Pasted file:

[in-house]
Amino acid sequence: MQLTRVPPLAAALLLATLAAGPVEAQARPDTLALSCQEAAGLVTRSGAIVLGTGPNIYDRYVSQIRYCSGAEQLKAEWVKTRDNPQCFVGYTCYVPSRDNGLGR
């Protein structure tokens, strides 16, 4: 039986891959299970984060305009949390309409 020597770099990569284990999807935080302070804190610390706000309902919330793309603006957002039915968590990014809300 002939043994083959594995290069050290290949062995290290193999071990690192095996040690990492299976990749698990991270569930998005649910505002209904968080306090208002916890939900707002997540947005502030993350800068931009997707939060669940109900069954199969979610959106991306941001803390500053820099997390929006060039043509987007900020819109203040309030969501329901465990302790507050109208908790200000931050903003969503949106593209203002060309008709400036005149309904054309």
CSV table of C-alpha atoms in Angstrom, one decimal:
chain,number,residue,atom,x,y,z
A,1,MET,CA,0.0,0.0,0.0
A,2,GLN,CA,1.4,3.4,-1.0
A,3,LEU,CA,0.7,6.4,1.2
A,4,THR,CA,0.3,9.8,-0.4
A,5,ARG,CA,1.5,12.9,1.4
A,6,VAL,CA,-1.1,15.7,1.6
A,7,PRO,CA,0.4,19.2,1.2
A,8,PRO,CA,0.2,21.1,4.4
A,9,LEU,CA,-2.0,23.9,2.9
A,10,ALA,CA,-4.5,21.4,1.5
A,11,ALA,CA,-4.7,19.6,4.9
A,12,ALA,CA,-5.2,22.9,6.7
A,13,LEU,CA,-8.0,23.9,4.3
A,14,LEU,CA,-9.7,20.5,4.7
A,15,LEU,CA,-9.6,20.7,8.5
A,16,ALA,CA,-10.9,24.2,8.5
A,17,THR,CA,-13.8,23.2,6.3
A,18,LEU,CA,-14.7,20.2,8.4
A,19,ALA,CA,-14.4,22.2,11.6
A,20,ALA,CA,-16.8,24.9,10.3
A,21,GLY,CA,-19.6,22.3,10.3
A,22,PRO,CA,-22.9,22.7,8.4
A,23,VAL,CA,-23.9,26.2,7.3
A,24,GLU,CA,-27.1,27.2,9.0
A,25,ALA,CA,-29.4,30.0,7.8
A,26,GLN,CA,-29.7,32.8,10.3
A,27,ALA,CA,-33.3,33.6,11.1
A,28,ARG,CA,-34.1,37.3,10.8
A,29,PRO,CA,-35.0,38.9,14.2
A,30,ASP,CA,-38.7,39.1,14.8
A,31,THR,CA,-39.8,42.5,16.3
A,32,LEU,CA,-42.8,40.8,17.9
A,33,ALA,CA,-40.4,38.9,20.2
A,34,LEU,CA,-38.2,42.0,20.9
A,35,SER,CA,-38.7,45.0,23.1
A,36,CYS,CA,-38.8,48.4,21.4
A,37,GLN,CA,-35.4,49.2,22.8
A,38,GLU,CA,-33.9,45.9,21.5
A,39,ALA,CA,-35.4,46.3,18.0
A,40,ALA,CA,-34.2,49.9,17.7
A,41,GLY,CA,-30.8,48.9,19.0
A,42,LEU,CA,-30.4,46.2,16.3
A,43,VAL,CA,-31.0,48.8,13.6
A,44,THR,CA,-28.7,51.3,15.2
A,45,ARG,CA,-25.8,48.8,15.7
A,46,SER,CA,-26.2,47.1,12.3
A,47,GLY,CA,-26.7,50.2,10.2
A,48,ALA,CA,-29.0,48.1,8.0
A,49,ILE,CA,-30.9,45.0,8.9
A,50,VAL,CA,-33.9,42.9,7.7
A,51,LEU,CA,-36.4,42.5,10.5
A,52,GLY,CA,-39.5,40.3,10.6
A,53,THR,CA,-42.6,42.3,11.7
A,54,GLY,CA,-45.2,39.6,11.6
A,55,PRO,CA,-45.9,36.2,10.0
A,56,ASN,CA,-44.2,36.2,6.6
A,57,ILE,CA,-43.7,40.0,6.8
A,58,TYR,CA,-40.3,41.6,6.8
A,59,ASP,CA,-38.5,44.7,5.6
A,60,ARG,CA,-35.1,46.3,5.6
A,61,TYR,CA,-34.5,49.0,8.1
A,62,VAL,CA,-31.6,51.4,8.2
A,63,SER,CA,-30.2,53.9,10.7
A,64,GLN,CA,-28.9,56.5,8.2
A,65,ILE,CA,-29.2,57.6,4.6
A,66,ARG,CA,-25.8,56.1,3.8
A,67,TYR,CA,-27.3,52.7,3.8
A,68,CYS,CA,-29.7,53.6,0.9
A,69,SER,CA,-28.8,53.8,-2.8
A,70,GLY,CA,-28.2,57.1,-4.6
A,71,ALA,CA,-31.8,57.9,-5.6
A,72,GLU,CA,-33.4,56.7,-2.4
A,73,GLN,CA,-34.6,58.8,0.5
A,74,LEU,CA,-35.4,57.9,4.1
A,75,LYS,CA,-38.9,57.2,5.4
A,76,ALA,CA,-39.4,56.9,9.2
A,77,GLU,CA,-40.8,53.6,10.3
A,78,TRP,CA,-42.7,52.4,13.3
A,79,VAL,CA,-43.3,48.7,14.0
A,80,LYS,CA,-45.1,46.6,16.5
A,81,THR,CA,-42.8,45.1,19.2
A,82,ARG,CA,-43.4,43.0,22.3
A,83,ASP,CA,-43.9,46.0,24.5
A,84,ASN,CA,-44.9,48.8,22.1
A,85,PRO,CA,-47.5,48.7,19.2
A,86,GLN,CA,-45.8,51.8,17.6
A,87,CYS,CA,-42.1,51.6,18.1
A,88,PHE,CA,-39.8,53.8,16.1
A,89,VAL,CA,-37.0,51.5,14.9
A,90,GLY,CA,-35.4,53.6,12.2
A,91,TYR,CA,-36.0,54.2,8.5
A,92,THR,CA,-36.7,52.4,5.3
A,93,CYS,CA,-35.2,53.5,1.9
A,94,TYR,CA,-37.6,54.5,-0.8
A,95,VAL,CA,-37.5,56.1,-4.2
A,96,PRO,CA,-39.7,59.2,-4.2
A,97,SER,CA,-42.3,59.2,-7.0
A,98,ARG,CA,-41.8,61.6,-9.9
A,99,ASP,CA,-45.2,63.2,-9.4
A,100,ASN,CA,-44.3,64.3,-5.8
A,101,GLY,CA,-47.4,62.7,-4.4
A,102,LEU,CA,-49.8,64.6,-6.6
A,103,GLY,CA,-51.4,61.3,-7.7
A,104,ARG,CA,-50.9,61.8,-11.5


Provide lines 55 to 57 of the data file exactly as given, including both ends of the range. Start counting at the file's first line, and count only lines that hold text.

A,50,VAL,CA,-33.9,42.9,7.7
A,51,LEU,CA,-36.4,42.5,10.5
A,52,GLY,CA,-39.5,40.3,10.6